In Python programming, IF is the most simple conditional decision-making statement. Reserved keyword for IF statement is
if(case sensitive). The comparison operators (
<=) are used in the conditions part to evaluate the truth value of a condition, which returns as boolean value True or false.
The following syntax is consist of IF conditional syntax;
if conditions: # code block to be executed # when the condition is true
That means when the conditions are true then the if statement is executed otherwise it won’t be executed.
x = 20 y = 10 if x > 15: print("x is greater than 15") # this part will be executed # because x > 15 is true if y > 15: print("y is greater that 15") # won'tbe executed this part # because conditions y > 15 is false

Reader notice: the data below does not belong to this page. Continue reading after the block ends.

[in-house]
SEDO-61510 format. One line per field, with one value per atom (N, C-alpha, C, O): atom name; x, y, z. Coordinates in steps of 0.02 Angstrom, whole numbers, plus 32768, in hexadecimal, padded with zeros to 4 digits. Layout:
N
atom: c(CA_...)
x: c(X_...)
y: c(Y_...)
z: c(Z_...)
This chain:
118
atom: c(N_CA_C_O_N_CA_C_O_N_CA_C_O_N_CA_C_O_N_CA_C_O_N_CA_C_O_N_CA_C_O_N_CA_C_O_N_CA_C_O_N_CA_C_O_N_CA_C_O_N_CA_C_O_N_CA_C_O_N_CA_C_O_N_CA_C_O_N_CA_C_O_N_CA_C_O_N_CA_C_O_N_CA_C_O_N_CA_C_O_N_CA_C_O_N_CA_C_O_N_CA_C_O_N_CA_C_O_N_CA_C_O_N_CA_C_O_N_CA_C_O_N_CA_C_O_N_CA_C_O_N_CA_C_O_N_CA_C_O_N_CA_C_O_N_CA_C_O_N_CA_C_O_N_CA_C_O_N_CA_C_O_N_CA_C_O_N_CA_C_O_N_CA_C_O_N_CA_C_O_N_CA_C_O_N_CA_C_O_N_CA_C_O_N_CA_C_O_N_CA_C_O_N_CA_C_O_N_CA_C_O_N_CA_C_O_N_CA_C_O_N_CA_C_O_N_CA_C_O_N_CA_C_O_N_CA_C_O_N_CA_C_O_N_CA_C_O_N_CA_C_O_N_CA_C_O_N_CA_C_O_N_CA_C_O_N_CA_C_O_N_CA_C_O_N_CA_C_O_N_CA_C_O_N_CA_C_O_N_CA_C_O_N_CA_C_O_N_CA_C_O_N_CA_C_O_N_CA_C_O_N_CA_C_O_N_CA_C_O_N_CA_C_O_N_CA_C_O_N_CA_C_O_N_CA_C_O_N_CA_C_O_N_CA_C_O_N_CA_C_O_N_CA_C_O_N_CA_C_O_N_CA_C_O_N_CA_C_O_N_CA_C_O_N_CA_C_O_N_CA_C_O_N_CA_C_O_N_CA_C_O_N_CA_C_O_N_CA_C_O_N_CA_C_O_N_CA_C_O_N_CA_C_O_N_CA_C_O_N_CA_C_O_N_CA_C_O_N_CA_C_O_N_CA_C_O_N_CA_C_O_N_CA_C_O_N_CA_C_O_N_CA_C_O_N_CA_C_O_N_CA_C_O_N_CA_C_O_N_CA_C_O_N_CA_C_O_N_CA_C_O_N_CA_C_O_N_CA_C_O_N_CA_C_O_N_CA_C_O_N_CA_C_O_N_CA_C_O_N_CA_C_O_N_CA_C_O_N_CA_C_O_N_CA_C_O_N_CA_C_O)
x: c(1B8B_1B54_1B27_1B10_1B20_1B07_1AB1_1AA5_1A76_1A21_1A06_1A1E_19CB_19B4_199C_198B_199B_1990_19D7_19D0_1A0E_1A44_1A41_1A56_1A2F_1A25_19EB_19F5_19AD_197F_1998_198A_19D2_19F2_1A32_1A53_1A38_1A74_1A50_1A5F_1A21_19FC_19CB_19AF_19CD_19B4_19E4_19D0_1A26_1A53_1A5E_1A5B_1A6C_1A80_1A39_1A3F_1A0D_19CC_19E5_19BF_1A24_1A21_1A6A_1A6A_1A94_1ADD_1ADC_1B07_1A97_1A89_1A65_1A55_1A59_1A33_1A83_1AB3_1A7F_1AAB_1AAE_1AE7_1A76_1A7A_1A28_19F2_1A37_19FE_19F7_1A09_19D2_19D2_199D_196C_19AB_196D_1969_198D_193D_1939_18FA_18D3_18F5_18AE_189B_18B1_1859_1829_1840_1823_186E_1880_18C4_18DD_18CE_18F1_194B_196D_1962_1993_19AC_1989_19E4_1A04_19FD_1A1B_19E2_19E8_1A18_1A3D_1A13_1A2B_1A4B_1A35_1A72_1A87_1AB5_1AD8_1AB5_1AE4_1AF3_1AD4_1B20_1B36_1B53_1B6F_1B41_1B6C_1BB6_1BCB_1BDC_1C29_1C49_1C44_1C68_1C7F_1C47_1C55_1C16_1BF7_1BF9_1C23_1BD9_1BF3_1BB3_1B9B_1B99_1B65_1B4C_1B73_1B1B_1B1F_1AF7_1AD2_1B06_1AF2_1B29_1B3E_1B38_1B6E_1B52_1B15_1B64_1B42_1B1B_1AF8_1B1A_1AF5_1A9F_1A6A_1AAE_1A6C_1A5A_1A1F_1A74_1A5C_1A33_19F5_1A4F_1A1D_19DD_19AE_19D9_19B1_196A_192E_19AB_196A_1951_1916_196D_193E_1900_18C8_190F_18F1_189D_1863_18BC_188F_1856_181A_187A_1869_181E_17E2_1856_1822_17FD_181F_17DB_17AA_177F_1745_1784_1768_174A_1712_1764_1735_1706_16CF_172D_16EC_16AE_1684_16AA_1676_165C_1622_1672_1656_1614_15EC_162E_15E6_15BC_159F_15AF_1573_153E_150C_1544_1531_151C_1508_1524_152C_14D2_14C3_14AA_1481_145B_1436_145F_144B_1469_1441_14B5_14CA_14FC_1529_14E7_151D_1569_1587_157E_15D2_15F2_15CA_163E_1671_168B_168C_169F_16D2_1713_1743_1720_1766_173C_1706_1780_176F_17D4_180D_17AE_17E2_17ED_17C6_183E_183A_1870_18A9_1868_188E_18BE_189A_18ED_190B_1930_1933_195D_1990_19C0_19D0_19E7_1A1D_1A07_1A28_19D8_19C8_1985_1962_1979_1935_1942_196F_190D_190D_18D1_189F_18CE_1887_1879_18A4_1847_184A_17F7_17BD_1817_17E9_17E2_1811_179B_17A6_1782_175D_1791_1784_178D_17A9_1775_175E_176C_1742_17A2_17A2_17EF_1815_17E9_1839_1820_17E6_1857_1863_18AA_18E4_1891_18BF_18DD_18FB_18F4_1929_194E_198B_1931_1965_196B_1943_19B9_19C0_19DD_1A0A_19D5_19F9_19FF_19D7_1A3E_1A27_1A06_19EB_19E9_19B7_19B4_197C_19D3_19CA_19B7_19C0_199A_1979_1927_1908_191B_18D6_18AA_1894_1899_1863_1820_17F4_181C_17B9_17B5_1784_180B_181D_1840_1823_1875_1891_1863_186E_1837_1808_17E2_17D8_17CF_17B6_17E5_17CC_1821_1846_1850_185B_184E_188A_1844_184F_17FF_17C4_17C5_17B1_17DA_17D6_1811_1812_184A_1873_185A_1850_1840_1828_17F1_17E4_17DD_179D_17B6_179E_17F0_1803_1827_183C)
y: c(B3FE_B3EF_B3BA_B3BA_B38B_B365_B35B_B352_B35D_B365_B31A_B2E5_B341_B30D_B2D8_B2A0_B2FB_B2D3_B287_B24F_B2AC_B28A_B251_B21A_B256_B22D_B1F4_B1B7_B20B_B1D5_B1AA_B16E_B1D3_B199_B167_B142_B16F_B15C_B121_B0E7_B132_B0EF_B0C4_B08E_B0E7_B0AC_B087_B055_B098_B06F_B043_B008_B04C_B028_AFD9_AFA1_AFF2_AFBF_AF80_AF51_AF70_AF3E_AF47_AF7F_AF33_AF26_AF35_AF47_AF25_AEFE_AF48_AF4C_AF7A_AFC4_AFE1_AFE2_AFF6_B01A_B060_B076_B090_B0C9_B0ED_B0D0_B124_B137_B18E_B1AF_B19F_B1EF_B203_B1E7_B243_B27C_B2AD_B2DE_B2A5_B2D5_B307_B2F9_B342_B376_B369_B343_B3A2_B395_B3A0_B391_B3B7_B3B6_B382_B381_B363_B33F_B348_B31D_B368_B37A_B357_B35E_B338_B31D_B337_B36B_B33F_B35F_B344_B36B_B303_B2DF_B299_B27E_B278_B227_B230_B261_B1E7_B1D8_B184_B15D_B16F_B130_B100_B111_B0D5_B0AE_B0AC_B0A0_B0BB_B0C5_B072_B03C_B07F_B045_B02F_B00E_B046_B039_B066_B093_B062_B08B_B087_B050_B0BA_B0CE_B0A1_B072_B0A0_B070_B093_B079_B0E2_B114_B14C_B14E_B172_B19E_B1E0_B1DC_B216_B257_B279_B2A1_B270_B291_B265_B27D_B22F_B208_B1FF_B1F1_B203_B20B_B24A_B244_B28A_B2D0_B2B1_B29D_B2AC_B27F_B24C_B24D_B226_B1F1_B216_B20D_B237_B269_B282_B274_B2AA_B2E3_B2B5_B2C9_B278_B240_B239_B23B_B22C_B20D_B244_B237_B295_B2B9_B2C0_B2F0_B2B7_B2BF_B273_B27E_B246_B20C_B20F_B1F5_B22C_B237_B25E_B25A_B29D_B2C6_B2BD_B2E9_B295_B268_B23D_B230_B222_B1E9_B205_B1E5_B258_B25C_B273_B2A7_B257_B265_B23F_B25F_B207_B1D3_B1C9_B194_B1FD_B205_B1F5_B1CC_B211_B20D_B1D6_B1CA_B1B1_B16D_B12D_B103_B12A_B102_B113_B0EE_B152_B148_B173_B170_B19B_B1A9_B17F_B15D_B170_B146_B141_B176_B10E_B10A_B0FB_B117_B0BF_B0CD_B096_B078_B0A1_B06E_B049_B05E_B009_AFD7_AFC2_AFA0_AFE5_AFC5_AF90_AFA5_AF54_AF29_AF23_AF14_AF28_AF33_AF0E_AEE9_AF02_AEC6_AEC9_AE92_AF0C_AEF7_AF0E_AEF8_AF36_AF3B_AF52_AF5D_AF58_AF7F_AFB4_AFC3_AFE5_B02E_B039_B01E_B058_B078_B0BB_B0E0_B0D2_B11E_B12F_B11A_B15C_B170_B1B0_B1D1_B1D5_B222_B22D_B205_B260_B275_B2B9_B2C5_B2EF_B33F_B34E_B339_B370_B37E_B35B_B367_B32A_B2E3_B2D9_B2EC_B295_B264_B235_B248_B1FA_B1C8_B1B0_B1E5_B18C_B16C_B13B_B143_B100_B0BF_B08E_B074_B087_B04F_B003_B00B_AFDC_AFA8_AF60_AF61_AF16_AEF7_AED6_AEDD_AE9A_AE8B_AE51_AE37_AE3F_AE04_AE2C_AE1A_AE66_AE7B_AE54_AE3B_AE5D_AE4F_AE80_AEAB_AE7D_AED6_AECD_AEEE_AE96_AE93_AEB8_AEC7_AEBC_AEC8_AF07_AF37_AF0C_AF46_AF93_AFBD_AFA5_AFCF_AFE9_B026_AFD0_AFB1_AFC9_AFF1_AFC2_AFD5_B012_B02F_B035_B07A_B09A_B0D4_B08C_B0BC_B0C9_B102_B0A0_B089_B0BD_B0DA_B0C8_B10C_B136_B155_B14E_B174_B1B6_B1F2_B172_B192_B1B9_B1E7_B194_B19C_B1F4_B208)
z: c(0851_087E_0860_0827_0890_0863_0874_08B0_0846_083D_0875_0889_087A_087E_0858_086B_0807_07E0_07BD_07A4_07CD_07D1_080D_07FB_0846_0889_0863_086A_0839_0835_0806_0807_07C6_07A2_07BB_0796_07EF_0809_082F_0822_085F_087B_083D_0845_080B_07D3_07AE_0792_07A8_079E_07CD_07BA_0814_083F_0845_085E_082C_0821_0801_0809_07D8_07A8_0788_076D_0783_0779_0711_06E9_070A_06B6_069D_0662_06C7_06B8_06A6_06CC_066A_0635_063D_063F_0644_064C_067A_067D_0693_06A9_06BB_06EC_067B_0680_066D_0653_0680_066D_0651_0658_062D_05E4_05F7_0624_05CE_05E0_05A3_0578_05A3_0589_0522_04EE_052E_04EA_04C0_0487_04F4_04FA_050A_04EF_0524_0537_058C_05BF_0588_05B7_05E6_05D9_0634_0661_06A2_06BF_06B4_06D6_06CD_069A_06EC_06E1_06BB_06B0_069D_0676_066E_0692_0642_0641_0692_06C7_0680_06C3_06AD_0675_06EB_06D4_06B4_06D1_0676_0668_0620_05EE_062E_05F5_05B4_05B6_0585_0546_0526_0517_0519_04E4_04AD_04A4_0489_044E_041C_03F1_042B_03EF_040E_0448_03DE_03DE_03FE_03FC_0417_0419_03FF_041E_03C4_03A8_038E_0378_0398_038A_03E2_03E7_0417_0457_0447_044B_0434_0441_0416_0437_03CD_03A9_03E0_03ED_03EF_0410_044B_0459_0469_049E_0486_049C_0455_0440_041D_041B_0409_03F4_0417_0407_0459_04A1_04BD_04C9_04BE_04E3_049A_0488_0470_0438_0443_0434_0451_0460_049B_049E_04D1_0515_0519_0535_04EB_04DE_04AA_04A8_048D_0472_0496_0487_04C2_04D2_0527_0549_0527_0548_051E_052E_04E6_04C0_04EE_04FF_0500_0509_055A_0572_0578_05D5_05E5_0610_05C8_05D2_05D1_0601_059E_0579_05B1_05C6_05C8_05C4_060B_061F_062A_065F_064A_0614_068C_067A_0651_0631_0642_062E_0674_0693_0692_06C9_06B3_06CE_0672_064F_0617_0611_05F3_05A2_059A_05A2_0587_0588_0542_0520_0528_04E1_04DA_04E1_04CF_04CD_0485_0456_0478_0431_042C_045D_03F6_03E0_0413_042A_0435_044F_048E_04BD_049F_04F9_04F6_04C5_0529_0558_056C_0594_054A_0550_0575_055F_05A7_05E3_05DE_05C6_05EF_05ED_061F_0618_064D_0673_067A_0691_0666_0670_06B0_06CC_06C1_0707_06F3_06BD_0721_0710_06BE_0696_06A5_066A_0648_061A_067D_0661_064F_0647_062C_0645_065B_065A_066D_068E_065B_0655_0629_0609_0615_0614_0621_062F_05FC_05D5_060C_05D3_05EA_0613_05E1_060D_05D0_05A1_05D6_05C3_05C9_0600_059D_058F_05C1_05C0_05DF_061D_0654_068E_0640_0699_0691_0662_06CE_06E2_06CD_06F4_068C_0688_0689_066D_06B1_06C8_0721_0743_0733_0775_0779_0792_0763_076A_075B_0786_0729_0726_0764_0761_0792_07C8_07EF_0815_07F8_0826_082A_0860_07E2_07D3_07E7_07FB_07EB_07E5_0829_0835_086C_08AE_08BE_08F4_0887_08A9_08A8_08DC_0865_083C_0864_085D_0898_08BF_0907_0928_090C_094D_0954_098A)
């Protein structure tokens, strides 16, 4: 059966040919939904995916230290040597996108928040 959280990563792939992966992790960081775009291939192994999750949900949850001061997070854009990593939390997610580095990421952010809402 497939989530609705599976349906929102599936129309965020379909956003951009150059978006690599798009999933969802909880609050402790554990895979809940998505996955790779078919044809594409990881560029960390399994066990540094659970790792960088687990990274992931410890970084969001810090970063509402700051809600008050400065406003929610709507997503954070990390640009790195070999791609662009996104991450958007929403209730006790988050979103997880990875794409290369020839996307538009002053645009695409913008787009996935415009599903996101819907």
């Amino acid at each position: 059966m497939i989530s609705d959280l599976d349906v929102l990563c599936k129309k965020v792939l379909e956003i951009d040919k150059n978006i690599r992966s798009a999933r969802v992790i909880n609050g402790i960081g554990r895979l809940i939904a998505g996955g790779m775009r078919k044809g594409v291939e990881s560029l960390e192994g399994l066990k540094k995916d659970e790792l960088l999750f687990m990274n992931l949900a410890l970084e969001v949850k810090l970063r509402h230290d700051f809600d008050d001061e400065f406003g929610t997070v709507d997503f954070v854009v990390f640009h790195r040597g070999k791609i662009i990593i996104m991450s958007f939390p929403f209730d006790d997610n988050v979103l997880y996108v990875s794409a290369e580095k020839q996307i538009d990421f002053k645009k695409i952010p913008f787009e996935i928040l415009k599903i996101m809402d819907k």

Python is Intend sensitive
Traditional languages like C, C++; Python does not use curly braces in the conditional syntax. Instead of curly braces, python maintains the code intends very strictly to write more usable codes. See the example below to clear your conception;
x = 10 if x > 20: print("x is greater than 20") print("we will be executed always because") print("we are out of conditional statement")
we are out of conditional statement
Here notice that the last two statements executed even after the
if condition is false. Because the last two statements are out of the conditions. And it is determined by the code intends.
Multiple conditions in if statements
You can use logical operators (
xor) along with comparison operators to implement multiple conditions in a single
if statement. Here is an example;
x = 30 y = 20 if x == 30 and y > 15: print("x is equal to 30 and y greater than 15")
Short Form IF Statement
If you want to execute a single statement under an if conditional, then you can use the short form if statement. See the example below;
x = 10 y = 20 if y > x: print("y is greater than x")